2 Modeling of Leader Speeds
 It is well accepted that the leader speed is dictated by the air heating in every newly formed portion of the elongating leader [e.g., Bazelyan and Raizer, 2000, pp. 66–67]. For this reason, both experimental [e.g., Andreev et al., 2008] and theoretical [e.g., Popov, 2009] studies attempt to provide leader speed as a function of electrical current flowing through the leader head into the channel, i.e., vL=vL(I), instead of any other parameter, such as electric potential, for example. The theoretical approach for estimation of leader speed is to assume that a constant current I is flowing through the leader stem and to calculate the time τh to heat the stem up to ∼2000 K. When temperature reaches this threshold the formation of a highly conducting new section of the leader is unavoidable [Popov, 2009]. The streamer-to-leader transition takes place on a time scale τh at which the leader extends a distance Δls in space. Therefore, leader speed can be estimated as vL=Δls/τh[e.g., da Silva and Pasko, 2012, equation ((1))]. The leader streamer zone is a conically shaped fan of thousands of streamers [e.g., Bazelyan and Raizer, 2000, Figure 2.11]. Figure 1a illustrates this structuring in the context of GJs. The length of the conducting section behind the tips of individual streamers is Δls=vsτa3, where vs is the streamer velocity and τa3is the three-body electron attachment time scale. For a streamer velocity vs≃105m/s (typical of young weak streamers) and for τa3≃10−7N02/N2s, it gives Δls≃1N02/N2cm [da Silva and Pasko, 2012, and references therein], where N0and N are air densities of ground level and altitude of interest, respectively. This size of Δls is comparable with the measured radius of the leader head in laboratory discharges at ground pressure [Bazelyan et al., 2007]. Therefore, one can suppose that the leader head, which is clearly visible on laboratory photographs (and streak images), is a collection of initial, still conducting, closely located streamer segments [Bazelyan et al., 2007]. In the present work, streamer properties at a given altitude h in the Earth's atmosphere are obtained by scaling the respective value at ground-level air density N0 to the corresponding value at reduced air density N(h), following similarity laws for streamer physics [e.g., Pasko, 2006, pp. 265–267], where , with hN=7.2 km and N0=2.5×1019cm−3. We note that three-body attachment is a very inefficient plasma decay process at mesospheric altitudes (N≪N0). Hence, the assumption that the streamer channel lifetime is dictated by τa3is not correct at sprite altitudes. However, the concept of Δls∝τa3is only used here to estimate leader speeds below ∼30 km altitude, as shown in Figure 2.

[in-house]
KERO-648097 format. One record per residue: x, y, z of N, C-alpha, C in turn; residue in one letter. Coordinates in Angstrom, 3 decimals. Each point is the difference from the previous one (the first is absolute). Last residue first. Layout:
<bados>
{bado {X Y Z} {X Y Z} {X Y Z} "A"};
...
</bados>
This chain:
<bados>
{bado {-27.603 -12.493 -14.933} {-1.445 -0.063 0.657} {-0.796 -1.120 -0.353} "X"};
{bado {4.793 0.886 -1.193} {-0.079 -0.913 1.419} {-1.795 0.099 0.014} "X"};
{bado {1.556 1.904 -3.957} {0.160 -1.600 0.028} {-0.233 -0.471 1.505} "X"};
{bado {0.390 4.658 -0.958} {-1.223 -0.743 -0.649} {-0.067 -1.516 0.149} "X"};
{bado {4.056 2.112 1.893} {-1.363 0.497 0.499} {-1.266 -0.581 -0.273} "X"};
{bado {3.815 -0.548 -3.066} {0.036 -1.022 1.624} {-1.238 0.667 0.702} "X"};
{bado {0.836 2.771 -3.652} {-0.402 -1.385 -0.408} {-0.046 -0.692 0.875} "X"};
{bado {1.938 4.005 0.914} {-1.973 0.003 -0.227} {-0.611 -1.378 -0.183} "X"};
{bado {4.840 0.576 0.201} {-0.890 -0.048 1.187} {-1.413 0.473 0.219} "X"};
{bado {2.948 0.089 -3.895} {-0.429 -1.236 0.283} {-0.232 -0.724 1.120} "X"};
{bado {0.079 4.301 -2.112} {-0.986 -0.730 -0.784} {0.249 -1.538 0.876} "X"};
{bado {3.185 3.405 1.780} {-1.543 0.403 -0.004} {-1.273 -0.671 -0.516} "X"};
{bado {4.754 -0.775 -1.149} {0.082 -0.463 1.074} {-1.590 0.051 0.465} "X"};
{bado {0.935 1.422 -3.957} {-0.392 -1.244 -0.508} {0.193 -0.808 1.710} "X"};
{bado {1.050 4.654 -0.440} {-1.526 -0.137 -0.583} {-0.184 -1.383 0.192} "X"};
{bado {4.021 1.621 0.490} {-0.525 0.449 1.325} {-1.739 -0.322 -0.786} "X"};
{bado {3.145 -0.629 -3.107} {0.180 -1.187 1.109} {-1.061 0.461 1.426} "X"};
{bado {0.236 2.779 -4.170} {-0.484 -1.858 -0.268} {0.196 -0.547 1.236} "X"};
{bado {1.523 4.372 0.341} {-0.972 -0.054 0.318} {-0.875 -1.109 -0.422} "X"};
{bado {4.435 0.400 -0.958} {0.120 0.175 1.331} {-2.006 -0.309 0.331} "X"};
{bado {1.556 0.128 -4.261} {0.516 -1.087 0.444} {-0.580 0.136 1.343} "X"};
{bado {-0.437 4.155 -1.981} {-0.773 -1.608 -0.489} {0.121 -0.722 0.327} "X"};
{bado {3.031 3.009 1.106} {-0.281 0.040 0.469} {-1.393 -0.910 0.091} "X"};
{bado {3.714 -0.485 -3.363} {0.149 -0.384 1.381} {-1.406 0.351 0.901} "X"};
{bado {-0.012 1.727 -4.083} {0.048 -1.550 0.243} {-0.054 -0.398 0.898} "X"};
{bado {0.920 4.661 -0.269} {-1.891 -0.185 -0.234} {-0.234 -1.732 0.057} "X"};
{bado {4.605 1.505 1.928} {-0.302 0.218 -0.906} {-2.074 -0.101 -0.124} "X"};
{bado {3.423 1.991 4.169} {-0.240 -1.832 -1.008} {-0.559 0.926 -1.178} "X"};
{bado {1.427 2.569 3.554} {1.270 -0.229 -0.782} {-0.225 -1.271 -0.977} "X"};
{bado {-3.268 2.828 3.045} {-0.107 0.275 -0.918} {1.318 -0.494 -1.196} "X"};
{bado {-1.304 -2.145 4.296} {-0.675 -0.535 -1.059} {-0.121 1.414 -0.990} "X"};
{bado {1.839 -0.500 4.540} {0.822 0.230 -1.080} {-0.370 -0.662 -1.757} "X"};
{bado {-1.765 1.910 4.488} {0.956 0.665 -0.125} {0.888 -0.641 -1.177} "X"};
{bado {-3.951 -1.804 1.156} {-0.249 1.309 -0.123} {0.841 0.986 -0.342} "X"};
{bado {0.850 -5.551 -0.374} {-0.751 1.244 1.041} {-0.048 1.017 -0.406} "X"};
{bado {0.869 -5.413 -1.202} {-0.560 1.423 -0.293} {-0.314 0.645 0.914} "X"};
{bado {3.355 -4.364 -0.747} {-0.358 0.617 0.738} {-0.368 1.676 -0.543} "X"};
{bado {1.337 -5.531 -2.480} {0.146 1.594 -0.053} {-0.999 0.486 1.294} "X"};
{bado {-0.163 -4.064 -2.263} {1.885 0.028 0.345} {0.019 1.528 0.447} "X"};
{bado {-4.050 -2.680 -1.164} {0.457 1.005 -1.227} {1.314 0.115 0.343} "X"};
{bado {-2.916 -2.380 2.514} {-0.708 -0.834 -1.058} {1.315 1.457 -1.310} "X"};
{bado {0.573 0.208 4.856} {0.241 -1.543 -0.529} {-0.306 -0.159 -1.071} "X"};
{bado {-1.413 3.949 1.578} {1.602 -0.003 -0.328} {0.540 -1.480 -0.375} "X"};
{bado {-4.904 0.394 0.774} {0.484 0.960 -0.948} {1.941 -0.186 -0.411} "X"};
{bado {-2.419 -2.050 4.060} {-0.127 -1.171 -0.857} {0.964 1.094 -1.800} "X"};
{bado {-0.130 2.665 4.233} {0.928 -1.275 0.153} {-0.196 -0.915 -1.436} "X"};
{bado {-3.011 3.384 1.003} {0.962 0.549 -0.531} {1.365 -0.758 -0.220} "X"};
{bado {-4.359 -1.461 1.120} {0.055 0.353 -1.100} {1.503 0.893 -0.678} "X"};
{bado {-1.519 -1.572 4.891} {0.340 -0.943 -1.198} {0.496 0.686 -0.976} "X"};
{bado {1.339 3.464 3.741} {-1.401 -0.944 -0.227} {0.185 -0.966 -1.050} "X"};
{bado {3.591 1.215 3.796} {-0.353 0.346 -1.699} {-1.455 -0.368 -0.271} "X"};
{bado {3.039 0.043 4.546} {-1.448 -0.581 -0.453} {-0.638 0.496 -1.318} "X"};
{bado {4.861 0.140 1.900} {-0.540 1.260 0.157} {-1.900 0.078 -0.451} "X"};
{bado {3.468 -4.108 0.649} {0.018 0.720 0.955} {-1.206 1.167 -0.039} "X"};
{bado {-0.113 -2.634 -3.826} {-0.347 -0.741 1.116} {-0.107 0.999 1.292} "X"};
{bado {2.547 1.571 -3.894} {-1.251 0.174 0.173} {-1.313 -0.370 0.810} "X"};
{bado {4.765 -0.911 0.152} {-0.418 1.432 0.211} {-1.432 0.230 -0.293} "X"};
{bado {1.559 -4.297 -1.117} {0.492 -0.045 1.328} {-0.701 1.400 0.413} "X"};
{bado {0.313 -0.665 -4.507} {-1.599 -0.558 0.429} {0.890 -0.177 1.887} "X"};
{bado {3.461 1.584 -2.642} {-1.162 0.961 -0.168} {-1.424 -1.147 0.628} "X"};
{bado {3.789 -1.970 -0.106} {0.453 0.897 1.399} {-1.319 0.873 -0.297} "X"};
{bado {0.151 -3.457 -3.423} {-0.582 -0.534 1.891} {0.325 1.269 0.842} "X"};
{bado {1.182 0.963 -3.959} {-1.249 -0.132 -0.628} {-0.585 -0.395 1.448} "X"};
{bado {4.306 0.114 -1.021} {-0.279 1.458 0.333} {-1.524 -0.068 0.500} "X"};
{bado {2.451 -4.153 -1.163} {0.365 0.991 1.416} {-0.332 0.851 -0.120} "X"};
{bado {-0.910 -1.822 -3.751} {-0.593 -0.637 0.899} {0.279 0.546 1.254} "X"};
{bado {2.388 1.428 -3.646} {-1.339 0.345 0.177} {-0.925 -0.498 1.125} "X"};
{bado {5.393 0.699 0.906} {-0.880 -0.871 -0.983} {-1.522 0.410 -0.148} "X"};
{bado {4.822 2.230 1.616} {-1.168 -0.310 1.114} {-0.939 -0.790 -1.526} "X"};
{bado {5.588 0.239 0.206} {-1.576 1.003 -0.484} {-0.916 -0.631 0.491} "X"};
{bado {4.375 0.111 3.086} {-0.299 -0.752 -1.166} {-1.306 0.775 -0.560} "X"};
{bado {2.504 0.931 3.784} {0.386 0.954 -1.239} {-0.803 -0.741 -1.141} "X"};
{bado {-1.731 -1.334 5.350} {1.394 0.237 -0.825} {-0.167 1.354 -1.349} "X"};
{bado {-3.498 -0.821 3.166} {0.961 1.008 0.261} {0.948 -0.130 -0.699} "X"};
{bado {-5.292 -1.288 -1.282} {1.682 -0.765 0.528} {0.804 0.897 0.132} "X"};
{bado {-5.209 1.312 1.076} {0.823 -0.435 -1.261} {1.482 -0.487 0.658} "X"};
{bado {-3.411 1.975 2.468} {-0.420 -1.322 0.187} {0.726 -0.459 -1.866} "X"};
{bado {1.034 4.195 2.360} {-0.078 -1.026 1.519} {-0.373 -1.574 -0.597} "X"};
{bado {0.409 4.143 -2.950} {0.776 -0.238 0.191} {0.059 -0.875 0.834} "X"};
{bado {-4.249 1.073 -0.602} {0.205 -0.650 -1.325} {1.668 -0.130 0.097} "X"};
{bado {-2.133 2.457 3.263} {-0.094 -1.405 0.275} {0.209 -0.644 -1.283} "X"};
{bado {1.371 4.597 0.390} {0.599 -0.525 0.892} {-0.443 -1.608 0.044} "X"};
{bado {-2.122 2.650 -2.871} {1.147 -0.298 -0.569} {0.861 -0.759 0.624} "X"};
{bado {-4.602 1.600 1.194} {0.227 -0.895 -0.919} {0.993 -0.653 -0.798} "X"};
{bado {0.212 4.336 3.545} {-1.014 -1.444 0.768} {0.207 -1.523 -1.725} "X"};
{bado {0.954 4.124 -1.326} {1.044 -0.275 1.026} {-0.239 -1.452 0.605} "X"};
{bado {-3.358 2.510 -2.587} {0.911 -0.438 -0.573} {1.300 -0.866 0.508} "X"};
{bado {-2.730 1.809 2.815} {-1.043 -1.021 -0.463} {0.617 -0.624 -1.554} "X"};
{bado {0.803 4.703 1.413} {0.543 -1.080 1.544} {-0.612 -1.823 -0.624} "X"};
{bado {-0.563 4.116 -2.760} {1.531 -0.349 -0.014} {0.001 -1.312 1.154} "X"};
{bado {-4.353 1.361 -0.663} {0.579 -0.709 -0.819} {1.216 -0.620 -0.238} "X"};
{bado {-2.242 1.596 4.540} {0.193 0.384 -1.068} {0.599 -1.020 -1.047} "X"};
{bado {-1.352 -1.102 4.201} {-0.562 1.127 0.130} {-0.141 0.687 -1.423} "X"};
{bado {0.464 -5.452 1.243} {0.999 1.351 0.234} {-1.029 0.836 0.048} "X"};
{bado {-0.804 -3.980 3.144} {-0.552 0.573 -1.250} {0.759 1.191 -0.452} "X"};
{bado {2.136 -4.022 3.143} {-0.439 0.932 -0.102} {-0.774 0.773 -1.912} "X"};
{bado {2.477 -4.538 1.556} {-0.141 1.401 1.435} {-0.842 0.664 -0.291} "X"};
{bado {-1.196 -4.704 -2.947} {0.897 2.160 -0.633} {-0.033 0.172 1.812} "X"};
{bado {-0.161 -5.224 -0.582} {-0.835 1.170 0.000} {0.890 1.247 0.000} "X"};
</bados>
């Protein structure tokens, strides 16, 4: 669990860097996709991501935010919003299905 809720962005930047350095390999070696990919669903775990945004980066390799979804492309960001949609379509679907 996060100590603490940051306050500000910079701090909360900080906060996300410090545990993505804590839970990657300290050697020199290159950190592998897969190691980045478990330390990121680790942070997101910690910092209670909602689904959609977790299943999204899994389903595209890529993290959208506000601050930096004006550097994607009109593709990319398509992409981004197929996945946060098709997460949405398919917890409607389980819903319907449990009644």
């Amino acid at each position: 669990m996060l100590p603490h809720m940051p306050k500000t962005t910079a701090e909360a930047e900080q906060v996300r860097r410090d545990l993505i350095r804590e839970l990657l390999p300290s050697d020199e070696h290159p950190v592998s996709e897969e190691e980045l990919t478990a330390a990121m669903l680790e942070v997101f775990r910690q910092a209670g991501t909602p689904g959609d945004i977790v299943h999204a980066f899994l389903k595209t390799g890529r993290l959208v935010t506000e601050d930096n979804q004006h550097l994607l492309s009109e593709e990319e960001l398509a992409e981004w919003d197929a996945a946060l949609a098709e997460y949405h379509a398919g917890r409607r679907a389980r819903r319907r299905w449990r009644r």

In order to calculate the streamer-to-leader transition timescale, we have developed a model that simulates the air heating process in the leader stem. The model is built on previous work by Riousset et al.  and accounts for the Joule heating of air through the so-called fast heating mechanism, as well as vibrational excitation of nitrogen molecules and its delayed relaxation into translational energy. The initial results were presented in a previous publication [da Silva and Pasko, 2012], where the initial radial distribution of the electron density in the leader stem was assumed to resemble a single streamer, with ne,a=2×1014 cm−3 and rc=0.3N0/Nmm. Using the above mentioned value for rcwe obtained a dependence vL(I) [da Silva and Pasko, 2012, Figure 2b]. The parameterization of leader speed with respect to the electrical current I flowing throug the channel is a common approach used in literature [e.g., Popov, 2009], because channel base current is a parameter easily obtainable from experiments [e.g., Andreev et al., 2008]. However, from a physical standpoint, the leader speed should be more generally defined as a function of the current density J rather than the total current I. Figures 2a and 2b present simulated leader speed as a function of the initial current density in the leader stem, at ground (Δls=1 cm) and 20 km altitude (Δls=2.1 m), respectively. We note that current density scales with air density as ∝N2and the range of current values shown in Figures 2a and 2b are different by a factor of 200, approximately reflecting this scaling. We can see a similar dependence on for both altitudes and for a one order of magnitude range of change in rc. We can also see that the same leader speed can be obtained with two orders of magnitude difference in I. The value rc=0.3 mm has been proven to accurately reproduce the characteristics of laboratory leaders, which are generated in meter-long gaps, under potential differences of hundreds of kilovolts to a few megavolts [e.g., Popov, 2009]. Under these conditions, the leader has I∼1 A and vL∼104m/s [Bazelyan and Raizer, 2000, p. 67]. However, in the formation of a leader in open air with available thundercloud potential, the initial radius for the stem might be significantly larger due to various reasons, for example, streamer expansion and overlapping.